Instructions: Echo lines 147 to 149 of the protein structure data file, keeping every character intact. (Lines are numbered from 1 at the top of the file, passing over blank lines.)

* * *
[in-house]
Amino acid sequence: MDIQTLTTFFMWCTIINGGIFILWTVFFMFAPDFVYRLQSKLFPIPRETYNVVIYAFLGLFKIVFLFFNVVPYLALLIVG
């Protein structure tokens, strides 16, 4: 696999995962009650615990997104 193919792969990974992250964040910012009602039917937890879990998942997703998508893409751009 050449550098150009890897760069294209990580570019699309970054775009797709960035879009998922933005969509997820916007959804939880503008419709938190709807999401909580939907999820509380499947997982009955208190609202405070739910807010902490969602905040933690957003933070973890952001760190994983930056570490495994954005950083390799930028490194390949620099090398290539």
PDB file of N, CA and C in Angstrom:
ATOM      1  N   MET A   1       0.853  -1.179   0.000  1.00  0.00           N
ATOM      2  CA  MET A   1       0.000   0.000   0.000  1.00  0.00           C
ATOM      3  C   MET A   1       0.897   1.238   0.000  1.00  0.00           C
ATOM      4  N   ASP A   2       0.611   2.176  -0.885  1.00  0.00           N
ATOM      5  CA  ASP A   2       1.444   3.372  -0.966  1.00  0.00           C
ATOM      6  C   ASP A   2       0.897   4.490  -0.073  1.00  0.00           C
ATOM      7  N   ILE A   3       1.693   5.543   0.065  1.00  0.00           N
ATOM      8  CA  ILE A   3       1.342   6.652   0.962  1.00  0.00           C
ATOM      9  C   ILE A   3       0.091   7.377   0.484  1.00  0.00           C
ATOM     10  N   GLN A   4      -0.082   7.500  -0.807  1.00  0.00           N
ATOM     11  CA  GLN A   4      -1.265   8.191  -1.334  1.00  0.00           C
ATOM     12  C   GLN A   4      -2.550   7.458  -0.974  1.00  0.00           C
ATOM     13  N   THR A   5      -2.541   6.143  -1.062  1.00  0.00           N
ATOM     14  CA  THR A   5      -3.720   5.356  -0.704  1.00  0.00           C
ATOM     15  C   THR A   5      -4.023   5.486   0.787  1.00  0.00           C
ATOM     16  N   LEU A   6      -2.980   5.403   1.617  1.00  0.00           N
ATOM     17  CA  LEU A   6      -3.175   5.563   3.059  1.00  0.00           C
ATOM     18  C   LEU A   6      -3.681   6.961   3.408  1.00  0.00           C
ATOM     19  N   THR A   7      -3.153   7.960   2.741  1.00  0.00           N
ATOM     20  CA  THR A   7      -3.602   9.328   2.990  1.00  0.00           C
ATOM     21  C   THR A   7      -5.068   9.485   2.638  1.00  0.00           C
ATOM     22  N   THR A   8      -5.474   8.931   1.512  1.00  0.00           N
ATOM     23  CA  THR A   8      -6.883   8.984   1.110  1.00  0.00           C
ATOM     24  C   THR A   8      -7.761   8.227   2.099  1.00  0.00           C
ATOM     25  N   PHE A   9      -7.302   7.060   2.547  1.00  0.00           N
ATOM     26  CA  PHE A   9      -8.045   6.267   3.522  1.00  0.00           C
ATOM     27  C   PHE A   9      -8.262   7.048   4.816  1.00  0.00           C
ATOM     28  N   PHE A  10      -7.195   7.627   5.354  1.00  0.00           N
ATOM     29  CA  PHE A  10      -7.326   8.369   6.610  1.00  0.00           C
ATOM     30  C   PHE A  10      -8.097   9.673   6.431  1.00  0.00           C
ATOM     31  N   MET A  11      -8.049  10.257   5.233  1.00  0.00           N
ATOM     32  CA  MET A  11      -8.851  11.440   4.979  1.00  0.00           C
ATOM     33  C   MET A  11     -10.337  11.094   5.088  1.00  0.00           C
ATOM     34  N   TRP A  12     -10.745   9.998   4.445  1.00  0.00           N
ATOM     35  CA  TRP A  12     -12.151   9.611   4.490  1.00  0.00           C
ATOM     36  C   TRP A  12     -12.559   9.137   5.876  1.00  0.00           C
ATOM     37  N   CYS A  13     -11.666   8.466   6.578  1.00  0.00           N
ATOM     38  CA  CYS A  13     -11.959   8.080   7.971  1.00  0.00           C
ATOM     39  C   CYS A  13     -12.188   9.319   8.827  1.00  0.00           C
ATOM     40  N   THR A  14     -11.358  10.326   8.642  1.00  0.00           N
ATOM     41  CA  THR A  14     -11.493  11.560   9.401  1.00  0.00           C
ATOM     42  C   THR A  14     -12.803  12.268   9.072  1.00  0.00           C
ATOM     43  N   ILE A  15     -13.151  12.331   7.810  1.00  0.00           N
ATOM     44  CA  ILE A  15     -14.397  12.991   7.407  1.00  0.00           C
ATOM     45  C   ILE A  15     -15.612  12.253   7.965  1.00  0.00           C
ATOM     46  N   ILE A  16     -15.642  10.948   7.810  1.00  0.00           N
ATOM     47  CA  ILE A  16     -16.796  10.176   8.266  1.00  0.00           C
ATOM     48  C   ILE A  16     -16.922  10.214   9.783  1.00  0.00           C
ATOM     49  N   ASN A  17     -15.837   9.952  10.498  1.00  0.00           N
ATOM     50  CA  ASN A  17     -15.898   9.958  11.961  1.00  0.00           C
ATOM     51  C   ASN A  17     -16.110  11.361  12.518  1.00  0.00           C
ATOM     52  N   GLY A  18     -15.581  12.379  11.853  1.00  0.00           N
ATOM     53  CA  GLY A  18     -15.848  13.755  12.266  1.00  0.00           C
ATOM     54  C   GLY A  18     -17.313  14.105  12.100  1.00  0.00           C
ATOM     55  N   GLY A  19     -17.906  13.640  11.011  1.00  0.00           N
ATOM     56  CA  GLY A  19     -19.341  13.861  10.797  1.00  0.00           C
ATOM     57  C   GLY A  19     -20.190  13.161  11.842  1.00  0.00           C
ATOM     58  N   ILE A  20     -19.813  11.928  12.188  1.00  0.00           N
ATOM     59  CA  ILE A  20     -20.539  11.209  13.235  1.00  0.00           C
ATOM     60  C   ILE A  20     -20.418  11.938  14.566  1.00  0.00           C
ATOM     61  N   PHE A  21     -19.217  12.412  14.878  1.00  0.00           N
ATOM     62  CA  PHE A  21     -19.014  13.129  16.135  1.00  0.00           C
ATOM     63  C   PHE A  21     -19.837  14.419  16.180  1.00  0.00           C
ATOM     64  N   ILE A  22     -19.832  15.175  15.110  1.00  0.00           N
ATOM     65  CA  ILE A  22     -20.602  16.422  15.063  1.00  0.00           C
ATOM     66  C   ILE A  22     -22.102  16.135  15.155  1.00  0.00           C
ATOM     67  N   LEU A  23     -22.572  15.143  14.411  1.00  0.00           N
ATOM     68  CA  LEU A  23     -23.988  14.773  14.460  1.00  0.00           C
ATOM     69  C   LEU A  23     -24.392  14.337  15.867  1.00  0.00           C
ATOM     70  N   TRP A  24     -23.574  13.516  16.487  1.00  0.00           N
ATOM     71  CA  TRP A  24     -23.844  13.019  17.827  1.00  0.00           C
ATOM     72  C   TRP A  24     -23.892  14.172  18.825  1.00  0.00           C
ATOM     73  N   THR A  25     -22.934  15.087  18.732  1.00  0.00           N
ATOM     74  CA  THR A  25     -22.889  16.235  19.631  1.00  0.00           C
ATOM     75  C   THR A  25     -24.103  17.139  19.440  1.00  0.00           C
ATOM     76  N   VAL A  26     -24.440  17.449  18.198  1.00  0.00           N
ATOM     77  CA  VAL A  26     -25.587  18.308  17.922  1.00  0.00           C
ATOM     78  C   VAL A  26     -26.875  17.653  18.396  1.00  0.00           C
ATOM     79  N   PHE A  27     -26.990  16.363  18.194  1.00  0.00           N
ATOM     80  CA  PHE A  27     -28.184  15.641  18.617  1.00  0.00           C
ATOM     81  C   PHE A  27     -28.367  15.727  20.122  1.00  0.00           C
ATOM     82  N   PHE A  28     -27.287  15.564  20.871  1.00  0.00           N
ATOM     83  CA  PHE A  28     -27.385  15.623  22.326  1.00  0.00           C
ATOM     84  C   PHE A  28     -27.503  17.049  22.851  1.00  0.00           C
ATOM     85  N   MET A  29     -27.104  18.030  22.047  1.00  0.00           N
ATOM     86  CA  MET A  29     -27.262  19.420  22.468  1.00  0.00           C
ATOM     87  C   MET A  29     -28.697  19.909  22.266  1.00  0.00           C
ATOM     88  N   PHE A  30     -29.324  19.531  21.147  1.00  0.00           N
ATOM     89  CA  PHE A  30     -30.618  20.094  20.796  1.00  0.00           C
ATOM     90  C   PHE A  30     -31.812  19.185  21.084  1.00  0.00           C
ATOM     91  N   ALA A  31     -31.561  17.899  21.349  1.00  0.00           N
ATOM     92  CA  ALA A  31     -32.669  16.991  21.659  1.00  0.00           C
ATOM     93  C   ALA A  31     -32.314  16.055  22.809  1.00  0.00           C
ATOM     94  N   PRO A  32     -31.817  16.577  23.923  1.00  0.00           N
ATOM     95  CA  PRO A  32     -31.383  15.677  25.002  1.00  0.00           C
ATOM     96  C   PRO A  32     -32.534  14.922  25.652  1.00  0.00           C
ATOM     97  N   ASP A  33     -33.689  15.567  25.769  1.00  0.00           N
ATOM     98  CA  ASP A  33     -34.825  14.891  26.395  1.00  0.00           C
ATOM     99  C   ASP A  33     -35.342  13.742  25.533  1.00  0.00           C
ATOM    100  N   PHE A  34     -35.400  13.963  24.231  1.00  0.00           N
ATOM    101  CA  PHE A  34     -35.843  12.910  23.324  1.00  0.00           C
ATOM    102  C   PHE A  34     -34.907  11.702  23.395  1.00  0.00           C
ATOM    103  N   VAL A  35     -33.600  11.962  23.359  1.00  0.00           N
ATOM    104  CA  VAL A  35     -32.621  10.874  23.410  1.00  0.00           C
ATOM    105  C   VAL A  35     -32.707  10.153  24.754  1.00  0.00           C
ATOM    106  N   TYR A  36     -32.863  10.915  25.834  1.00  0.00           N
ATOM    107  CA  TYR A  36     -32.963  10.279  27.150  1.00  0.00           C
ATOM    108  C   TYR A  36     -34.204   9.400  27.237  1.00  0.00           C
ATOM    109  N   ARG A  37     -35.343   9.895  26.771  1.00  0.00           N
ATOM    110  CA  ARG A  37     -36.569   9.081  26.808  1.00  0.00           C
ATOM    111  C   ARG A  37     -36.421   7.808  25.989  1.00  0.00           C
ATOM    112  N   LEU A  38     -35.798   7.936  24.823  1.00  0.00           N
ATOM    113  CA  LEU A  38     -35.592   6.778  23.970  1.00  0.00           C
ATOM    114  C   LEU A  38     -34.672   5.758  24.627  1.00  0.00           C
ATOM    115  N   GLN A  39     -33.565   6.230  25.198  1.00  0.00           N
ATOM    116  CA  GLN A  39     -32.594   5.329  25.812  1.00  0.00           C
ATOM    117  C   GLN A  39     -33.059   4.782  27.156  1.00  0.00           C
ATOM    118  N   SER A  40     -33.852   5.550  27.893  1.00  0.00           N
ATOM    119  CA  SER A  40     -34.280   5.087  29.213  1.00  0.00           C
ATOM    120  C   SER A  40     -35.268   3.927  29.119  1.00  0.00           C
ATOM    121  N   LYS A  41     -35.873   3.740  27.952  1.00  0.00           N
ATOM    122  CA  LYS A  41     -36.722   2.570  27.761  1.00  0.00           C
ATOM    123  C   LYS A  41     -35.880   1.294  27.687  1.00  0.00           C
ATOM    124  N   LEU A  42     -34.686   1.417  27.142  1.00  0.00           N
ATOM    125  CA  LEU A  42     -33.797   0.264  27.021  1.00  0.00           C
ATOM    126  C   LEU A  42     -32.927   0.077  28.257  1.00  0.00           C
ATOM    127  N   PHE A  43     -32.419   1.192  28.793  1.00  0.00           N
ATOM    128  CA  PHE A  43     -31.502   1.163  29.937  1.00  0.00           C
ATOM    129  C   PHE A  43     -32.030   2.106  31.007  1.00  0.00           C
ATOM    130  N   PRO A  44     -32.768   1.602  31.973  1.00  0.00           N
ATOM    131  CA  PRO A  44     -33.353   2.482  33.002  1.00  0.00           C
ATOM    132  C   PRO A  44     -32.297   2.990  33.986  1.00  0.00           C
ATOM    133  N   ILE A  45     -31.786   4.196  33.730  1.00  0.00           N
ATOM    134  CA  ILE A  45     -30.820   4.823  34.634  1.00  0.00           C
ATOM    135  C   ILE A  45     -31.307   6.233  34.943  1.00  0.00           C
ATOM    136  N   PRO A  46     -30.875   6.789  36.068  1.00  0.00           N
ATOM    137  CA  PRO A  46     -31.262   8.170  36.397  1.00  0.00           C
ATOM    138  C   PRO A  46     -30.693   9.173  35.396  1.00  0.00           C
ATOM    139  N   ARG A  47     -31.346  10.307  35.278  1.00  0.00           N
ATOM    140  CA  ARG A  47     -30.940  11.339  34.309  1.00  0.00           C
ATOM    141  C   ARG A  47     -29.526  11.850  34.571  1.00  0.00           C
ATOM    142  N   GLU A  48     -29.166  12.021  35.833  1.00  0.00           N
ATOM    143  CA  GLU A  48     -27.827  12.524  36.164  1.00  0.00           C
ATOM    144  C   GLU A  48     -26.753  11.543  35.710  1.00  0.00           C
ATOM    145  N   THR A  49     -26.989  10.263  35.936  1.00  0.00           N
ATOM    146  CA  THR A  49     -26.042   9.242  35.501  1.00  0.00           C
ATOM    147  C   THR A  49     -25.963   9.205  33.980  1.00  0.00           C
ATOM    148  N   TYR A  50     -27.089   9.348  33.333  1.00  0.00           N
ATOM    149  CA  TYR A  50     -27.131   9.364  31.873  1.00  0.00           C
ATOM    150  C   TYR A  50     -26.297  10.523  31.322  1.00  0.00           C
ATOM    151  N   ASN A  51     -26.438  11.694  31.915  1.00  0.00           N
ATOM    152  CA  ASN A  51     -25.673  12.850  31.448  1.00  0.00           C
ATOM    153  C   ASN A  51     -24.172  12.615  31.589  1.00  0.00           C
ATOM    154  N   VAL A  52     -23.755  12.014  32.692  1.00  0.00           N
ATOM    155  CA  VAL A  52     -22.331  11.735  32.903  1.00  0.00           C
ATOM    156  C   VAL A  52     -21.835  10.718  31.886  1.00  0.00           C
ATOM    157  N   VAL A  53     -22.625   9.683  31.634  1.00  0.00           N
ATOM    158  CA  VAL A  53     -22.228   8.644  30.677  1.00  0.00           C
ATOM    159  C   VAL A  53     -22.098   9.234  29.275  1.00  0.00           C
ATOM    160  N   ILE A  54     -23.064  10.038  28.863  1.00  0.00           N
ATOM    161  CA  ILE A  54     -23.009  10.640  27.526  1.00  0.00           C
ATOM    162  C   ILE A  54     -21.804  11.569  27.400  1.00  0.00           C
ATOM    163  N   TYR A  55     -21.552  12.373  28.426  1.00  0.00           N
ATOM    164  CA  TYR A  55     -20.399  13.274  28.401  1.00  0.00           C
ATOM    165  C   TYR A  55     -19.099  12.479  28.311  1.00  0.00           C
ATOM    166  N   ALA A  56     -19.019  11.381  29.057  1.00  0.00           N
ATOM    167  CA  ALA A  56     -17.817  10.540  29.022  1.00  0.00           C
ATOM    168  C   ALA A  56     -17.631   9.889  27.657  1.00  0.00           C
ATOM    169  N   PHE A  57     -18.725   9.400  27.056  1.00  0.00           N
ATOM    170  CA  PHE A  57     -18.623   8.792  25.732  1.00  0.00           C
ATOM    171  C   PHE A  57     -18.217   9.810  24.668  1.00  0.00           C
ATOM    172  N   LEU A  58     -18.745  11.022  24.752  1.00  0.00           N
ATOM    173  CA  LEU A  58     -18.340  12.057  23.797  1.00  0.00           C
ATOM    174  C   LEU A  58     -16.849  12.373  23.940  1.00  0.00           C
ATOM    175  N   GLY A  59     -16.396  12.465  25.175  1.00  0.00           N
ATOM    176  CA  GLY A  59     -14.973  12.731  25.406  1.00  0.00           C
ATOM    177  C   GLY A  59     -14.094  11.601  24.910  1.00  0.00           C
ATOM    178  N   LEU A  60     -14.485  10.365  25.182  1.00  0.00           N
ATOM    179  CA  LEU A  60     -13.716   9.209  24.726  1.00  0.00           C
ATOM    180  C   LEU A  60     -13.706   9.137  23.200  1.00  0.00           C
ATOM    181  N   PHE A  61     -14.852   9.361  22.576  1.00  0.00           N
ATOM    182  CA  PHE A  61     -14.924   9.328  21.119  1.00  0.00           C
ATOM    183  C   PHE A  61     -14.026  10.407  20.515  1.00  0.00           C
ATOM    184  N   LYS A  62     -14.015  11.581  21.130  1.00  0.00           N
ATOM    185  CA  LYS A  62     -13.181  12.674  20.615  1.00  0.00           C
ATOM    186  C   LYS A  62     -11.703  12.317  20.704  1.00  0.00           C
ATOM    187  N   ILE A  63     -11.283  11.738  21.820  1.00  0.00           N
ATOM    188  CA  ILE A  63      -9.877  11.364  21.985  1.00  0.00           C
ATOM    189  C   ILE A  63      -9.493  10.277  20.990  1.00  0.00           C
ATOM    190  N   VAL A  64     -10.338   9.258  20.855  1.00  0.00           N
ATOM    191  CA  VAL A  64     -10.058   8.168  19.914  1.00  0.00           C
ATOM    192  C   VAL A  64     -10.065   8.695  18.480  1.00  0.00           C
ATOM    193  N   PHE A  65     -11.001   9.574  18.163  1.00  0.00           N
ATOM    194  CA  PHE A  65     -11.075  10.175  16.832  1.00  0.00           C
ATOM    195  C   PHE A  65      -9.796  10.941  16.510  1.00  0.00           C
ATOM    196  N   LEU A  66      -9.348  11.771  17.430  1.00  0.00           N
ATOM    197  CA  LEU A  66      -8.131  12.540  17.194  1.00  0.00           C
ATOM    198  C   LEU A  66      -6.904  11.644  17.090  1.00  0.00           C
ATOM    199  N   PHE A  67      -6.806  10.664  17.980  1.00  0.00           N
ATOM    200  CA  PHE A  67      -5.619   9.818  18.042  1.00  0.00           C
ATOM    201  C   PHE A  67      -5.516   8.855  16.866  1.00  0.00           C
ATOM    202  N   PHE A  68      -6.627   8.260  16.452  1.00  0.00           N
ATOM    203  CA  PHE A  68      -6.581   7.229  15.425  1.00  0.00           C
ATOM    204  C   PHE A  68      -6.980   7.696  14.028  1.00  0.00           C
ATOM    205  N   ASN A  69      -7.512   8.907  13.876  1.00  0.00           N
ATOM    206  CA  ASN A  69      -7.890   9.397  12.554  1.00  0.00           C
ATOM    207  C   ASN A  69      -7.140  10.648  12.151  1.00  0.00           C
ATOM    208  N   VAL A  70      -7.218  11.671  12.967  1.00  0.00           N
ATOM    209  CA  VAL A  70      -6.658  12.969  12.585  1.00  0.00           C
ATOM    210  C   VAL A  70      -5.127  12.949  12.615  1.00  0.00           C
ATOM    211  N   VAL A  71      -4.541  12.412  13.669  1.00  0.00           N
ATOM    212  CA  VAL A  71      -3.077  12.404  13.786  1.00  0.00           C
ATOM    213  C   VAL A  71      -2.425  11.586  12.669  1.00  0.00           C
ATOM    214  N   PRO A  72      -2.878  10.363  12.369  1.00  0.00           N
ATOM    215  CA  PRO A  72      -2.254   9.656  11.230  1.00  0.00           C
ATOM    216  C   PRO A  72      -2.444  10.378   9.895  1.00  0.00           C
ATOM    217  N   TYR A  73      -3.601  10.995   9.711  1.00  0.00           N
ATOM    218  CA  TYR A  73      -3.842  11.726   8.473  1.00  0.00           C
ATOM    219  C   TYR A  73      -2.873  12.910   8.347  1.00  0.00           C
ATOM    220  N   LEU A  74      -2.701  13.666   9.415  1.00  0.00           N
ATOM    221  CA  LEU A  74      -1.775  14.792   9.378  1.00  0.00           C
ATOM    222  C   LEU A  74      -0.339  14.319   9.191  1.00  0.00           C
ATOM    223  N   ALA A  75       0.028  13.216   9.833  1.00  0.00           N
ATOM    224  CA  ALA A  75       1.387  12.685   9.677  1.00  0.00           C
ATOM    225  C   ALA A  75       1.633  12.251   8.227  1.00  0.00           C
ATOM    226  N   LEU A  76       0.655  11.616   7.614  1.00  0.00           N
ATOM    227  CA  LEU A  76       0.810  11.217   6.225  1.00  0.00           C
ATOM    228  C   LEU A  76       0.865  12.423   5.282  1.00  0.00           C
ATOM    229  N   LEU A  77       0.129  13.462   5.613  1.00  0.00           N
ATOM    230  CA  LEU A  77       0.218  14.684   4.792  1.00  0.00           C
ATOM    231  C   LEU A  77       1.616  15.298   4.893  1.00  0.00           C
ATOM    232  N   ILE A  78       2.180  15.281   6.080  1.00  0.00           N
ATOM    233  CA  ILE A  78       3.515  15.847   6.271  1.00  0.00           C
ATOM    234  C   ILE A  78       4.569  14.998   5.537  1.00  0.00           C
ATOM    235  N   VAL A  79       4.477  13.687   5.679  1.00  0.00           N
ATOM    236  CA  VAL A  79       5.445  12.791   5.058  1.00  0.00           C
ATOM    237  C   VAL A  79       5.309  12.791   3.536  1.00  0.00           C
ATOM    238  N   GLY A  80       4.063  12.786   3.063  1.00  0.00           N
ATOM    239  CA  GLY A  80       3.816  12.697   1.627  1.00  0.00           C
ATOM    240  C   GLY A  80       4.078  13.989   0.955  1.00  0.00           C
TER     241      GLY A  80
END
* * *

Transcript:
ATOM    143  CA  GLU A  48     -27.827  12.524  36.164  1.00  0.00           C
ATOM    144  C   GLU A  48     -26.753  11.543  35.710  1.00  0.00           C
ATOM    145  N   THR A  49     -26.989  10.263  35.936  1.00  0.00           N